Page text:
On December 26, 2014 survivors of Indian Ocean Tsunami marked 10th anniversary of the disaster.
Survivors of Asia's 2004 tsunami and relatives of its 226,000 victims cried and prayed as they gathered along Indian Ocean shorelines on Friday for memorials to mark the 10th anniversary of a disaster that still leaves an indelible mark on the region.
When a 9.15-magnitude quake opened a fault line deep beneath the ocean on Dec. 26 a decade ago, it triggered a wave as high as 17.4 meters (57 feet) which crashed ashore in more than a dozen countries, wiping some communities off the map in seconds.
Memorials were held in the worst-affected countries - India, Thailand, Sri Lanka and Indonesia - where monks, imams and priests held ceremonies to honor those who perished.
The disaster raised awareness of tsunamis and prompted nations to pump money into research and warning systems.
Since 2004, geologists have uncovered evidence of several massive tsunamis in buried sand layers preserved in Sumatran caves. It turns out that the deadly waves aren't as rare in the Indian Ocean as once thought. "We had five fatal tsunamis off the coast of Sumatra prior to 2004," said Paula Dunbar, a scientist at NOAA's National Geophysical Data Center. Over the past 300 years, 69 tsunamis were seen in the Indian Ocean, she said.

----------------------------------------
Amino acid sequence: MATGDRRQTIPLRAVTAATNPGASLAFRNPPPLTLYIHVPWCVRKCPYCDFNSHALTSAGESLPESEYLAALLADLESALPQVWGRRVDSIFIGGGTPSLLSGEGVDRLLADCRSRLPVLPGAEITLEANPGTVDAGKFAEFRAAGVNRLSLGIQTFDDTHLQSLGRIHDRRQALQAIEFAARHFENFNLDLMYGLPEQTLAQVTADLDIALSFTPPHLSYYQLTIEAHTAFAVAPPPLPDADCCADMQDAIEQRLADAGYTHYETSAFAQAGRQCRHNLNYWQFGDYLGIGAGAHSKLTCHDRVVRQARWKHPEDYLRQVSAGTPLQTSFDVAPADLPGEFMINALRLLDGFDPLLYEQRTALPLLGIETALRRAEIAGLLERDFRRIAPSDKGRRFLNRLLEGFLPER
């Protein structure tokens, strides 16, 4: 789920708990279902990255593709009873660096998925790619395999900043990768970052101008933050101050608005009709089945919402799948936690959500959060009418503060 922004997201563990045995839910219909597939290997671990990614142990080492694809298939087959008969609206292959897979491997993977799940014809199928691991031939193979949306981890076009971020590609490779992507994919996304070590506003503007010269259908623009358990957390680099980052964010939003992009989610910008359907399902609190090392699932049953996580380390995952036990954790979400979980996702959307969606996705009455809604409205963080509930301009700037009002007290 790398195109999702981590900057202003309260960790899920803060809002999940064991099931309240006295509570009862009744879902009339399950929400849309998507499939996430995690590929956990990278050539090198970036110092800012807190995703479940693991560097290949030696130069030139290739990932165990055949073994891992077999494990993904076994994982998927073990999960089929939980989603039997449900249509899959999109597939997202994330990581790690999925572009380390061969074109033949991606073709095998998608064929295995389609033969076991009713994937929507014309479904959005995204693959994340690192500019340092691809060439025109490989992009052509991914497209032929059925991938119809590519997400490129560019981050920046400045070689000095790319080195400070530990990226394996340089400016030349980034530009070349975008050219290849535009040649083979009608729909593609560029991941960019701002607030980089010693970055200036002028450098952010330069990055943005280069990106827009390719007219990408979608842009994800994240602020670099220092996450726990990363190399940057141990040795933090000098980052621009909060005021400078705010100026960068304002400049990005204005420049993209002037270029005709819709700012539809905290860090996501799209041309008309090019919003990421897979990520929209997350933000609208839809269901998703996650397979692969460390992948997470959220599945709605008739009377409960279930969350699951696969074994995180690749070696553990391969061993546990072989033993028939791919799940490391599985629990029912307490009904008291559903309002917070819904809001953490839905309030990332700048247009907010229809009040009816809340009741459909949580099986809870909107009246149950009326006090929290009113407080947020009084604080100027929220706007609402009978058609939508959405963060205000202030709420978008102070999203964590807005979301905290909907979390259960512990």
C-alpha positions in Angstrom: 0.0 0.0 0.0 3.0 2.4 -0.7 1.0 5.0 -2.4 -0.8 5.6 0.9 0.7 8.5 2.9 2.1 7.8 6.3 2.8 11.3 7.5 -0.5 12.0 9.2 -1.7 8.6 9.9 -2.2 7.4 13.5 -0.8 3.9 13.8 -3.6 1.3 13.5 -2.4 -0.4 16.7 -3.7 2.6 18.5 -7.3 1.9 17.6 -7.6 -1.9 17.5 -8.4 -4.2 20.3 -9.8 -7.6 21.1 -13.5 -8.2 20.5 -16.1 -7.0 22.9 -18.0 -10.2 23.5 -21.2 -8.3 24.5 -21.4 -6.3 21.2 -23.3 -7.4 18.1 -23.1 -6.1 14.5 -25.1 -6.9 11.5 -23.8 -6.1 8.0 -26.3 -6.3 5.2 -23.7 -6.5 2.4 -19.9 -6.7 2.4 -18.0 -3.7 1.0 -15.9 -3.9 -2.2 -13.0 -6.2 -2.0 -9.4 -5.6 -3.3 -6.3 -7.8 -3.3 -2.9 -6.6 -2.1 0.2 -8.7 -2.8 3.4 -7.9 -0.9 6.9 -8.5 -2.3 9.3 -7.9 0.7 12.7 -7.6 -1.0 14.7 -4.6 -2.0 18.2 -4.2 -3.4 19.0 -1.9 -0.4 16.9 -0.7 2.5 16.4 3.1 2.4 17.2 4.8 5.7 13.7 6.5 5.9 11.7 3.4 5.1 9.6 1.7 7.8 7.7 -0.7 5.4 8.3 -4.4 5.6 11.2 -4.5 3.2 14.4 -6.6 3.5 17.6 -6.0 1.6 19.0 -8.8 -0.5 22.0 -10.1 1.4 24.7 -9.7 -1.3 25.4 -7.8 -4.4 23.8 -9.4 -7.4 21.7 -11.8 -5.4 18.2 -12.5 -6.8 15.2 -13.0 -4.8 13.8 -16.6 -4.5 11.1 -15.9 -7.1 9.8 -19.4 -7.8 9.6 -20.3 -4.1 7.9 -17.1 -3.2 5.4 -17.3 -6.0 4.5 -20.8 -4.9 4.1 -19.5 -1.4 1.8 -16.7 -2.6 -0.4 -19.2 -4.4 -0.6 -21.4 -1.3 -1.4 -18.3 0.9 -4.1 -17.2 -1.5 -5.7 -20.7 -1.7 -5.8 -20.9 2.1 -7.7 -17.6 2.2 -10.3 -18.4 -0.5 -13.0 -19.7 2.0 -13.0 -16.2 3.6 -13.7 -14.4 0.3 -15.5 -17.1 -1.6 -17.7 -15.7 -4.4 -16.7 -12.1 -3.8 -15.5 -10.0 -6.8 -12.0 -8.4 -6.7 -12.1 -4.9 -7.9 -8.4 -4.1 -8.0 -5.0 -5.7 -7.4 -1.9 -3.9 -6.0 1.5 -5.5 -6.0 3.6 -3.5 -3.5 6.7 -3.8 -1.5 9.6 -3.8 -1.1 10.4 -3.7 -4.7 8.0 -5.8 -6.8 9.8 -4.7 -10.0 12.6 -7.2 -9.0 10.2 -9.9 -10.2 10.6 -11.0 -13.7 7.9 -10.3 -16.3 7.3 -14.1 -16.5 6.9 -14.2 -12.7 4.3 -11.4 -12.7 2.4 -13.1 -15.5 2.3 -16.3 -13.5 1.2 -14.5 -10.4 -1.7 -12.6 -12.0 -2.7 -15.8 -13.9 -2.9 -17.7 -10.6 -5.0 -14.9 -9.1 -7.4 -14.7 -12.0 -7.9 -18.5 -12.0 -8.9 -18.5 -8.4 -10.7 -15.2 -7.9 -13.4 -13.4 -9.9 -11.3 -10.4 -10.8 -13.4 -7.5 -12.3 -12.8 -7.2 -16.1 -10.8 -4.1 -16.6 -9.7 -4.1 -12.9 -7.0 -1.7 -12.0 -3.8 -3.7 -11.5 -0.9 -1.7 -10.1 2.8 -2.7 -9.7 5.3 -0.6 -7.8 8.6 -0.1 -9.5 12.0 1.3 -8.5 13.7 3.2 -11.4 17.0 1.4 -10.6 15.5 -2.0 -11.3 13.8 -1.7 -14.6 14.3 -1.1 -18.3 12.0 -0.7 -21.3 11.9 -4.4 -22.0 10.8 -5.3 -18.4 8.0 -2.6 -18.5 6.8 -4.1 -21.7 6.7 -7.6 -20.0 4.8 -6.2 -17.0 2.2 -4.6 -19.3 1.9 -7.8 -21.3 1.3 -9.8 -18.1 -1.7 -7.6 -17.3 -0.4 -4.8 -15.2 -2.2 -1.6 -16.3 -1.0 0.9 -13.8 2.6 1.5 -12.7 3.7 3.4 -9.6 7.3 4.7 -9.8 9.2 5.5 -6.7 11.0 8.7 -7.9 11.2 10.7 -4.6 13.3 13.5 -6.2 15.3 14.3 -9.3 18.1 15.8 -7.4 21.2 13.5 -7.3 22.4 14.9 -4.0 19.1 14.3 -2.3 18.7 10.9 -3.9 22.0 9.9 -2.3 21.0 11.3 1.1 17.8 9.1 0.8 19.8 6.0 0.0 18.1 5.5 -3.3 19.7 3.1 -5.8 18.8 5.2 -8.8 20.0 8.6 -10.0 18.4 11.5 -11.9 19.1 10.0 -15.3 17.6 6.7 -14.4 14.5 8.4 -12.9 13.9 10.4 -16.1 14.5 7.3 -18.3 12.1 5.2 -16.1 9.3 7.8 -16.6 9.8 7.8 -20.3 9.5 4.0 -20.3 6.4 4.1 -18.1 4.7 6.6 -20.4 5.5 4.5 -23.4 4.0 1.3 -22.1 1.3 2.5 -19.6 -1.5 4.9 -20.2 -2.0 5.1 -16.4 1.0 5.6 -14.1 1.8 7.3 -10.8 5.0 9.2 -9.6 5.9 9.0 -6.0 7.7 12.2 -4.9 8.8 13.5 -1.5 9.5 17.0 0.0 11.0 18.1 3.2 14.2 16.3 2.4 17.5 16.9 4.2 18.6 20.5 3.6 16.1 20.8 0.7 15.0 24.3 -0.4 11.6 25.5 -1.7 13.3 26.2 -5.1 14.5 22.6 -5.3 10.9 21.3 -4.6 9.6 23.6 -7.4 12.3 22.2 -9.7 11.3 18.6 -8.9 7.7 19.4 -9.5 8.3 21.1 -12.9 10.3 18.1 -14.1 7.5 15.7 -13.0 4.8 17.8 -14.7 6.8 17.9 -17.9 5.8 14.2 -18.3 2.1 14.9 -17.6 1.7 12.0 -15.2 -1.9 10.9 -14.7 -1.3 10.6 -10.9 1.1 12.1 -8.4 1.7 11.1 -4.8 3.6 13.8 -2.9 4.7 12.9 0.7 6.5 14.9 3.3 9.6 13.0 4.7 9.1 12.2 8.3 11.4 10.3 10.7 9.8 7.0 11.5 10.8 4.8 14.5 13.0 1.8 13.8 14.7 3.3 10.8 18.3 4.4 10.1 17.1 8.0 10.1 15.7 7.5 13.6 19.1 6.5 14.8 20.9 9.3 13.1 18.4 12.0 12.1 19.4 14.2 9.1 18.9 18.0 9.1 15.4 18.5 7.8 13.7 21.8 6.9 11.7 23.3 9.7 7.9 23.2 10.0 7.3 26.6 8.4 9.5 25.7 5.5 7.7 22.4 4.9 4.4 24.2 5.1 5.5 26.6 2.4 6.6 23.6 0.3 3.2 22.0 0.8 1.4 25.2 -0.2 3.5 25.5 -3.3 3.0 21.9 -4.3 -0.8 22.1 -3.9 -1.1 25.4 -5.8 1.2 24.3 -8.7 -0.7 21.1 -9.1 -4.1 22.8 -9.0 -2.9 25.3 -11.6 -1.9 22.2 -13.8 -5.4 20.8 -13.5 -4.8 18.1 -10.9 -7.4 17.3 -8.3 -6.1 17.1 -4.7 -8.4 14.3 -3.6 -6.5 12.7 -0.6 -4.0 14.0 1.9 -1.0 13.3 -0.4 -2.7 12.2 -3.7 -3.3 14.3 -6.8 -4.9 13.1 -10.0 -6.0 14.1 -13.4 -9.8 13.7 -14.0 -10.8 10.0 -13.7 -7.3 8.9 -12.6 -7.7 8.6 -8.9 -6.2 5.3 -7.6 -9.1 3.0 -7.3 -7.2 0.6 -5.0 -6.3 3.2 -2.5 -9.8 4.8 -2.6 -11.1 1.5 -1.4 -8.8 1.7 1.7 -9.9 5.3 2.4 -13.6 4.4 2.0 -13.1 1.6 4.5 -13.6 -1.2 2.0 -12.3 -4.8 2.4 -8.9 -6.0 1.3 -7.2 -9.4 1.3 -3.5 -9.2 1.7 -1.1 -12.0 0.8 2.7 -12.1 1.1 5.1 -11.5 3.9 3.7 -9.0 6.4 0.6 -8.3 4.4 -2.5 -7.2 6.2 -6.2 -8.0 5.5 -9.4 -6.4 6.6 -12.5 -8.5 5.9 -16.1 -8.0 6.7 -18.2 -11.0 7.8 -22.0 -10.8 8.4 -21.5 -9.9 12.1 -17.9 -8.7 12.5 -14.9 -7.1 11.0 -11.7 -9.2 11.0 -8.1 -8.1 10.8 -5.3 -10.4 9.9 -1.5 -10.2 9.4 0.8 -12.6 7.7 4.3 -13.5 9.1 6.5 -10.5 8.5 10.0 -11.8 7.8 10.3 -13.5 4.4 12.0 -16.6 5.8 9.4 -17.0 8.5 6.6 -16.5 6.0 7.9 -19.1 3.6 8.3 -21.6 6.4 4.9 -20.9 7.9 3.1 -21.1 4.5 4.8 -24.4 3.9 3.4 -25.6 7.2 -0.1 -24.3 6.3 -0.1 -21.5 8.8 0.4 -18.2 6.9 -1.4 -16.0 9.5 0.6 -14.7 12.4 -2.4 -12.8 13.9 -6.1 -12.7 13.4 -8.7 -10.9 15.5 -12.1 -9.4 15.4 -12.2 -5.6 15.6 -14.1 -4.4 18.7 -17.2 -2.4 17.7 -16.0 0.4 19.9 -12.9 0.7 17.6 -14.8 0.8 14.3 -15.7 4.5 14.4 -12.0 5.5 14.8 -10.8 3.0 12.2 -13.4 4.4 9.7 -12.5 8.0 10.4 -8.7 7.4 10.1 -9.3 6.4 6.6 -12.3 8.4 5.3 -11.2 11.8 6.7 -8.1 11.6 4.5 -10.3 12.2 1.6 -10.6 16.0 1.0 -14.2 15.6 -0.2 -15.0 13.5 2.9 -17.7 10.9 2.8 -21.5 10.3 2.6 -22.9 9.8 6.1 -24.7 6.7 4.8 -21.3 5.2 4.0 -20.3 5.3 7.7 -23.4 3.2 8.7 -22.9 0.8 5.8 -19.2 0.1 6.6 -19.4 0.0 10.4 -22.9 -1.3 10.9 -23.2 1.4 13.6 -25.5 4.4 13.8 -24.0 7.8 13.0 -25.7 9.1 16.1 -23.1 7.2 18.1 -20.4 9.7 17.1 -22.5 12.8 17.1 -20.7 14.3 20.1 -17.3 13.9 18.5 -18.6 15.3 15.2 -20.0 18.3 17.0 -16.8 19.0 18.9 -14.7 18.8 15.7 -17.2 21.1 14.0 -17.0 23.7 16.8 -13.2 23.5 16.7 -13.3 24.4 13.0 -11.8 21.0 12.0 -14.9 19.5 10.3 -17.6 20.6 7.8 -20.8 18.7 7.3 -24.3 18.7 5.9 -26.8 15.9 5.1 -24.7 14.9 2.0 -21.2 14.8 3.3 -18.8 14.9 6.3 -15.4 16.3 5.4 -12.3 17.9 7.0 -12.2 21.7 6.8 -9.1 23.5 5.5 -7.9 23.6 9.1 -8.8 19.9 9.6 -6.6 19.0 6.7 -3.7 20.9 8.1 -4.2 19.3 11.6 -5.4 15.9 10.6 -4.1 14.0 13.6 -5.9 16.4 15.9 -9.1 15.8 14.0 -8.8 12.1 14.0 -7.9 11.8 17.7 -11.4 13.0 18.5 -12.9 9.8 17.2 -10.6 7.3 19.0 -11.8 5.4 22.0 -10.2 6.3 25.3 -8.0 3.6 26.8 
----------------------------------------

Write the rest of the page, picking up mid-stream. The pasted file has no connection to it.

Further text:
Despite the risk, there was no oceanwide tsunami warning system in the region. Now, a $450 million early-alert network is fully operational, though it is plagued with equipment problems. (Even the global monitoring network loses 10 percent of its buoys each year, according to NOAA.) Essentially built from scratch, the $450 million Indian Ocean Tsunami Warning System (IOWTS) includes more than 140 seismometers, about 100 sea-level gauges and several buoys that detect tsunamis. More buoys were installed, but they have been vandalized or accidentally destroyed. The buoys and gauges help detect whether an earthquake triggered a tsunami.
The global network of Deep-Ocean Assessment and Reporting of Tsunami (DART) buoys, which detects passing tsunami waves, has also expanded, from six buoys in 2004 to 60 buoys in 2014.
Regional tsunami alert centers have been built in Australia, India and Indonesia. Scientists at the centers decide whether a tsunami is likely based on information from the network of sensors, estimate the probable size, then alert governments to get the warning out through sirens, TV, radio and text alerts.
Source: Reuters, LiveScience